Colonizing Titan would be difficult, given that it has taken spacecraft seven years to reach Saturn. However, Titan does offer a dense atmosphere shielding the surface from radiation and would make any structural failures problematic, rather than catastrophic. And while the atmosphere offers various chances for users to engage in recreational activities, drilling into Titan's crust would also give residents a chance to access the liquid water in the moon's subsurface ocean, and they would be able to extract the different hydrocarbons on the planet.
Ceres has been considered an important location with important amenities that have led many to suggest the colonization of the dwarf planet would be beneficial, with others suggesting terraforming the planet could even be worthwhile. Colonizing Ceres could involve many of the methods used to establish colonies on the moon, Mercury, and the satellites of Jupiter and Saturn. This comes down to the basics of establishing settlements that are optimized for bodies with little to no atmosphere and are subject to extreme temperatures. Regolith, for example, could be mined from surrounding asteroids to then 3D print a base layer next to the ice and print out structures. Further, locally harvested regolith, ice, and other organic molecules has been suggested for use in soil for growing food.
For a potential colonist of Ceres, they would have to consider the distance between Earth and Ceres, which would make messages take thirty minutes between the two bodies. The gravity is less than Earth, with everything on the planet weighing forty times less. However, Ceres receives about ten times less sunlight than Earth and has no substantial atmosphere to protect colonists from radiation or micrometeoroids, meaning any potential habitat would need to be robust enough to protect the people inside from those threats. And the planet does not appear to have any natural structures that could be used as habitats.
One suggestion for colonizing Ceres has included the building of floating habitats around the planet, with it being described as a mega satellite, capable of accomodating around 50,000 people, supporting an artificial atmosphere, and generating an Earth-like gravity using a centrifugal force from its rotation. These floating habitats could then use space elevators to transfer raw materials from the planet to the orbiting habitats.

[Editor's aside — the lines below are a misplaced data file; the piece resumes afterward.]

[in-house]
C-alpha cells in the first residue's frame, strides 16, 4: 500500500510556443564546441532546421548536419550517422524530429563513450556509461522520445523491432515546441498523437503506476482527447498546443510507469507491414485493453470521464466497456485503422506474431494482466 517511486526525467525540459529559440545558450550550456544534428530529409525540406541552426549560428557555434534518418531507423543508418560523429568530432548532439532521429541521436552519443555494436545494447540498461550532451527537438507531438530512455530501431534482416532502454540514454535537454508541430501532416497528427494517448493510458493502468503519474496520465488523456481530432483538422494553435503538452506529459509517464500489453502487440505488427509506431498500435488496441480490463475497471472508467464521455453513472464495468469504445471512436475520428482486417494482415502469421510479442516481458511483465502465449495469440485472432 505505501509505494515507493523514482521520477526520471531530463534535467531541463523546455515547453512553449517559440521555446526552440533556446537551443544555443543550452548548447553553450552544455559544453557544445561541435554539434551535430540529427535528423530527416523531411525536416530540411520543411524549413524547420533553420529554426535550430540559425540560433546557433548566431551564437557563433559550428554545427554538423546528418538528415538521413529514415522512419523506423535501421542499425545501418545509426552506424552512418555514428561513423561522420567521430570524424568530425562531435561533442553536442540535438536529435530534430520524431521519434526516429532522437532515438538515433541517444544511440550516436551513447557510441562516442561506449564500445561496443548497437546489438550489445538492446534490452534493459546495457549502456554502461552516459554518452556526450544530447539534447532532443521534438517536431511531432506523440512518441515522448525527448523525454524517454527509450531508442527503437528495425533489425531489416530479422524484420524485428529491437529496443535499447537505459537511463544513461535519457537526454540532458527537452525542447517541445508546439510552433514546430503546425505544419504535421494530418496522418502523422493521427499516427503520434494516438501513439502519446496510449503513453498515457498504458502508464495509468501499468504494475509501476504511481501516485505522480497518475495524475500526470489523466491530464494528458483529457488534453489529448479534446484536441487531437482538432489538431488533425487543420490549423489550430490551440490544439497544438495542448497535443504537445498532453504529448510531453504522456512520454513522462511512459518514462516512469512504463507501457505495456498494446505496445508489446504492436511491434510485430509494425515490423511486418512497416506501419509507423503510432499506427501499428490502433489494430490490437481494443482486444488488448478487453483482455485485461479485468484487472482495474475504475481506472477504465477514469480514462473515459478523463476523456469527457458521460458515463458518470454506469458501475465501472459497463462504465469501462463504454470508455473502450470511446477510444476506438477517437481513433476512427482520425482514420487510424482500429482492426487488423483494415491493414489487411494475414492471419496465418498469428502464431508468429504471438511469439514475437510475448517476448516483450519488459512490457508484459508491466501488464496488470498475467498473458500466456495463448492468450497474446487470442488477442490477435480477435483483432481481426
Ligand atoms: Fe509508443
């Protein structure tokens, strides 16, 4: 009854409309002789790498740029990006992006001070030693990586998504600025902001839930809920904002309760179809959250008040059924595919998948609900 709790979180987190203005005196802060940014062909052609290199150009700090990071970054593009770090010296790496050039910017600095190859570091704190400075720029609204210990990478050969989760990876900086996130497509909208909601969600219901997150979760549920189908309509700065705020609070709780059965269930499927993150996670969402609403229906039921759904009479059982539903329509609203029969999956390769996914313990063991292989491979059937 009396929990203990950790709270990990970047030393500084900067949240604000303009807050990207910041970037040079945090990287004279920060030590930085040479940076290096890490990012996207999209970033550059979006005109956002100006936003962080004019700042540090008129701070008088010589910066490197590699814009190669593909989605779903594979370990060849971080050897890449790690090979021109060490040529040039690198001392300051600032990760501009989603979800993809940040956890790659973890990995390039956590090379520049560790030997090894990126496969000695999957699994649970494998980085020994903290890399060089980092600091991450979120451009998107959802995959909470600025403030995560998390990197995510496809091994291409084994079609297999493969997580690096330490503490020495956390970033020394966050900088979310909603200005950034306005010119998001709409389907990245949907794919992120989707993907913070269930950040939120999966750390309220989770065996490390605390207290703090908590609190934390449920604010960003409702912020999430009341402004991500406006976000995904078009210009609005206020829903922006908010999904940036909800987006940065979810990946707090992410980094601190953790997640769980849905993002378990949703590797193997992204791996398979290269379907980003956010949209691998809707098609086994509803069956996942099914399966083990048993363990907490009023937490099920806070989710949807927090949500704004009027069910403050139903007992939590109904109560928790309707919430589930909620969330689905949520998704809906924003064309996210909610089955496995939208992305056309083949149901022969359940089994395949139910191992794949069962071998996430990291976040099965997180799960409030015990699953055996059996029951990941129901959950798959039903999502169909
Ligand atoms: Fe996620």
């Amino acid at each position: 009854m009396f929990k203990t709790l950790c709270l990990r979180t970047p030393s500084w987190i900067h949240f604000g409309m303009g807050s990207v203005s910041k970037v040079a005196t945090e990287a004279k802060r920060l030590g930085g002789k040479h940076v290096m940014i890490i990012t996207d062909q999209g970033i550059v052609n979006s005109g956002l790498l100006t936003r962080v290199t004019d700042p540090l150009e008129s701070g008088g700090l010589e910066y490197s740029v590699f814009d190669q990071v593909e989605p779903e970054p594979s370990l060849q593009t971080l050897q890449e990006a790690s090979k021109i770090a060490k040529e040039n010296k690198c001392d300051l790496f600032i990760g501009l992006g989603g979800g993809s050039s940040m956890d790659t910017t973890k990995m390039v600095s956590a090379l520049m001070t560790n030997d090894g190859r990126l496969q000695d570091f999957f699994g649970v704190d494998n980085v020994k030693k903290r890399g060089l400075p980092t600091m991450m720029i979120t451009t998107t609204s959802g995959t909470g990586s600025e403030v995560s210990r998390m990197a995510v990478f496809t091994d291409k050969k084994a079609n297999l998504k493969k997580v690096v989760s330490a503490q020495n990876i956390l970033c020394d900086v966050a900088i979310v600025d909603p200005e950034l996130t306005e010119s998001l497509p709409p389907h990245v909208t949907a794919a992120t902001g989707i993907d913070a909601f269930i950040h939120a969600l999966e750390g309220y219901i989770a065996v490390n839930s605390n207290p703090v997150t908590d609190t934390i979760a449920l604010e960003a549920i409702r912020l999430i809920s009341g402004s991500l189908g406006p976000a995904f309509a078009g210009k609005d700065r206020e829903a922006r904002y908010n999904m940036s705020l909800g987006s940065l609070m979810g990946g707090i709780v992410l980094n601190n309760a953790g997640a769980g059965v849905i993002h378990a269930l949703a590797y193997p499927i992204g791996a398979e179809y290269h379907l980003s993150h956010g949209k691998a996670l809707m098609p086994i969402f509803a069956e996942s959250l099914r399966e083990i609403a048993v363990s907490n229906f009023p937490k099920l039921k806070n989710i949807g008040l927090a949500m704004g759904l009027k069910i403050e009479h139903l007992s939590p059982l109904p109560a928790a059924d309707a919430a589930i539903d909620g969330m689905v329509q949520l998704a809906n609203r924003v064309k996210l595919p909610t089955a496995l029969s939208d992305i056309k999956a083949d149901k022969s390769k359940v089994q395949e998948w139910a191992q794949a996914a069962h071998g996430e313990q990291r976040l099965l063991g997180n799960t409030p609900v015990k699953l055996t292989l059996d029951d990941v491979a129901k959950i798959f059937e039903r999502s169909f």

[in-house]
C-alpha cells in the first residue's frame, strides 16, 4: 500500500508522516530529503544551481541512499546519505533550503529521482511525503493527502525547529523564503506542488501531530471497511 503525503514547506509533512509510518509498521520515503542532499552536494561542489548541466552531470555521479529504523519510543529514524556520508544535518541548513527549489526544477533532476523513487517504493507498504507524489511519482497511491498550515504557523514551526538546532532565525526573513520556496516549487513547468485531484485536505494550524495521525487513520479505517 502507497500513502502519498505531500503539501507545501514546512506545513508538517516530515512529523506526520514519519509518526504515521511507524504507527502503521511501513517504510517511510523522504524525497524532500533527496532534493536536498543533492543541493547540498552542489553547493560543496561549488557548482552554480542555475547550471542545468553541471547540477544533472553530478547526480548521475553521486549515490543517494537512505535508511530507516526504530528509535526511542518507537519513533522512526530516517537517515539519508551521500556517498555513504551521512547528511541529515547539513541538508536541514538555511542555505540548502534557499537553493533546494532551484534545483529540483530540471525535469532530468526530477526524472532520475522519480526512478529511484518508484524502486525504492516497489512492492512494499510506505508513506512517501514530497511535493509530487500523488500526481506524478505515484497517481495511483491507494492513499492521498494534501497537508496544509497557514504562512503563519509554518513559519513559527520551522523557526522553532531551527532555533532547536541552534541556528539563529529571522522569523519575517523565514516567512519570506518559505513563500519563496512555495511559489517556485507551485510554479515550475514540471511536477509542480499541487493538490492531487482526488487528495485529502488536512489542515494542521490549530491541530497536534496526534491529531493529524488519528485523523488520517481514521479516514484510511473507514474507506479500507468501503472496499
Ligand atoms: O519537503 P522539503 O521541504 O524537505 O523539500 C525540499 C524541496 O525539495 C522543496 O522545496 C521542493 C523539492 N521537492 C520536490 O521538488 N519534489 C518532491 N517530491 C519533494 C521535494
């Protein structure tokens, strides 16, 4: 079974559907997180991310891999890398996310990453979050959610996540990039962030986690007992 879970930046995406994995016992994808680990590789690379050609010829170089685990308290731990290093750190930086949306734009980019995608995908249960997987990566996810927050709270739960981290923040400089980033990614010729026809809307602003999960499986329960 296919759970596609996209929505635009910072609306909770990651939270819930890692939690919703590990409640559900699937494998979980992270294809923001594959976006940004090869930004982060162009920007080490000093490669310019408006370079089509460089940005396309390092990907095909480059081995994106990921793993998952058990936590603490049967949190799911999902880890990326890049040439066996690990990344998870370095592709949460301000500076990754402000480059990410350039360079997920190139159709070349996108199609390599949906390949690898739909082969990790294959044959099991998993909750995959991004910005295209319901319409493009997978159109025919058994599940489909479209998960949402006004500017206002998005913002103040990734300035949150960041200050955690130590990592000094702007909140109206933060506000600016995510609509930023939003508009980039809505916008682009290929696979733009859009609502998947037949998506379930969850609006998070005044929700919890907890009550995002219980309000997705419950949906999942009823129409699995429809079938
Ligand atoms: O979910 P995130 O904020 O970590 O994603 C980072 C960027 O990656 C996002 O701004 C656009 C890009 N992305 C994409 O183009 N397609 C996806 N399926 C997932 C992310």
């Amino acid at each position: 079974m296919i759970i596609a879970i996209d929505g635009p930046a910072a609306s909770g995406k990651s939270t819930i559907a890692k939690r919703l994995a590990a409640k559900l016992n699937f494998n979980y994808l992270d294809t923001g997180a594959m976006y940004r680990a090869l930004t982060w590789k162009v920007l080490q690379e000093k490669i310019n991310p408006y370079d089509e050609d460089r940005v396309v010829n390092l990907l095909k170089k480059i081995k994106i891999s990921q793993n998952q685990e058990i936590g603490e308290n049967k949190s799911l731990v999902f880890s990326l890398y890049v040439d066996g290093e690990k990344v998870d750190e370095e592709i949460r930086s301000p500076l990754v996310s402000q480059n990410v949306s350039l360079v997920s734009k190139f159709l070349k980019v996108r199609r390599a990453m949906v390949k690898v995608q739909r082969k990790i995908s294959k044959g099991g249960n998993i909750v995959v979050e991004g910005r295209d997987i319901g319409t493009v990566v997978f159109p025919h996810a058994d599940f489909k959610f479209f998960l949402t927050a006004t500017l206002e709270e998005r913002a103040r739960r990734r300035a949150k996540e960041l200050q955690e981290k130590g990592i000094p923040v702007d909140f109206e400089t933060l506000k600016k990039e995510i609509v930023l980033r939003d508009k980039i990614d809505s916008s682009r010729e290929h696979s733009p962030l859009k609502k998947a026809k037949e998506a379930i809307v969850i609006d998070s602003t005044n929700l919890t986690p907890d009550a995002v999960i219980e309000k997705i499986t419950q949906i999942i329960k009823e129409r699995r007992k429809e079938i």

One such concept, developed by astrophysicist Pekka Janhunen of the Finnish Meteorological Institute in Helsinki, described his proposal, which included cylinders capable of producing their own gravity, with a 1 kilometer radius, and about 10 km in length, capable of completing a full rotation every 66 seconds to generate centrifugal force comparable to Earth-like gravity. A single-cylinder in his proposal would be built to comfortably hold about 57,000 people. This proposal is based on the O'Neill colony concept.
Proposed by Gerard K. O'Neill in 1976, the O'Neill cylinder is a space colonization concept. The design for the cylinder came as a result of a task he set a group of physics and architectural students to invent large structures that could be used for long-term human habitation. The resulting design was two cylinders that rotate on bearings in opposite directions, each one around 32 km long and 8 km in diameter, with six stripes along its length. The cylinder was envisioned to support industrial processes and recreational facilities to be on a central axis where it would be effectively a zero-gravity zone. The cylinder would generate Earth-like gravity through the rotation of the cylinders, and with the given dimensions, the cylinder would need to rotate about twenty-eight times every hour to simulate that gravity.
Each cylinder would have land areas alternating with three windows, and mirrors that would open and close to form a day-night cycle inside. The counter-rotation of the two cylinders would make it easier to keep the cylinders aimed toward the sun. Further, the cylinder is designed to maintain a similar atmosphere and pressure similar to Earth, with a controlled ratio of gases and a pressure at half of that at sea level, which provides less need for gas and less requirement for thick walls. The other concern would be the possibility of collisions with man-made space debris and small meteoroids. A suggested solution has been radar systems around the outer skin of the cylinders to map the region around the habitat to locate possible dangers, despite the inevitably of collisions. With the pressure lower than on Earth, any collision with the cylinder would render repairs less of an emergency than if the pressures were higher.
Since the initial inception of the concept, researchers have developed variations of the O'Neill cylinder, including spheres, cylinders, and a ring-shaped torus. Each design is intended to rotate and create a centrifugal force capable of mimicking gravity for the inhabitants. In general, O'Neill cylinders are generally designed to be permanent and self-sustaining structures, using solar power for electrical energy and growing crops using the windows and mirror structures to provide sunlight to the crops the cylinders grow.
While much of the plans developed by NASA for space colonization is focused on permanent colonies on the moon and Mars, O'Neill cylinders offer a different view of space colonization, in which the habitats could be used as floating checkpoints between colonized planets, they could be used to colonize near-Earth space to remove industry or agriculture from Earth's surface, or to move colonies to space, and to develop essentially floating colonies capable of supporting colonization efforts around a body. Meanwhile, the O'Neill cylinder is designed to gather resources from space, whether from asteroids, the moon, or Mars, and to otherwise avoid the effort of transporting materials and goods out of Earth's gravity well.
Amazon's Jeff Bezos, like many before him, is enamored with the idea of spinning space cities that might sustain future humans.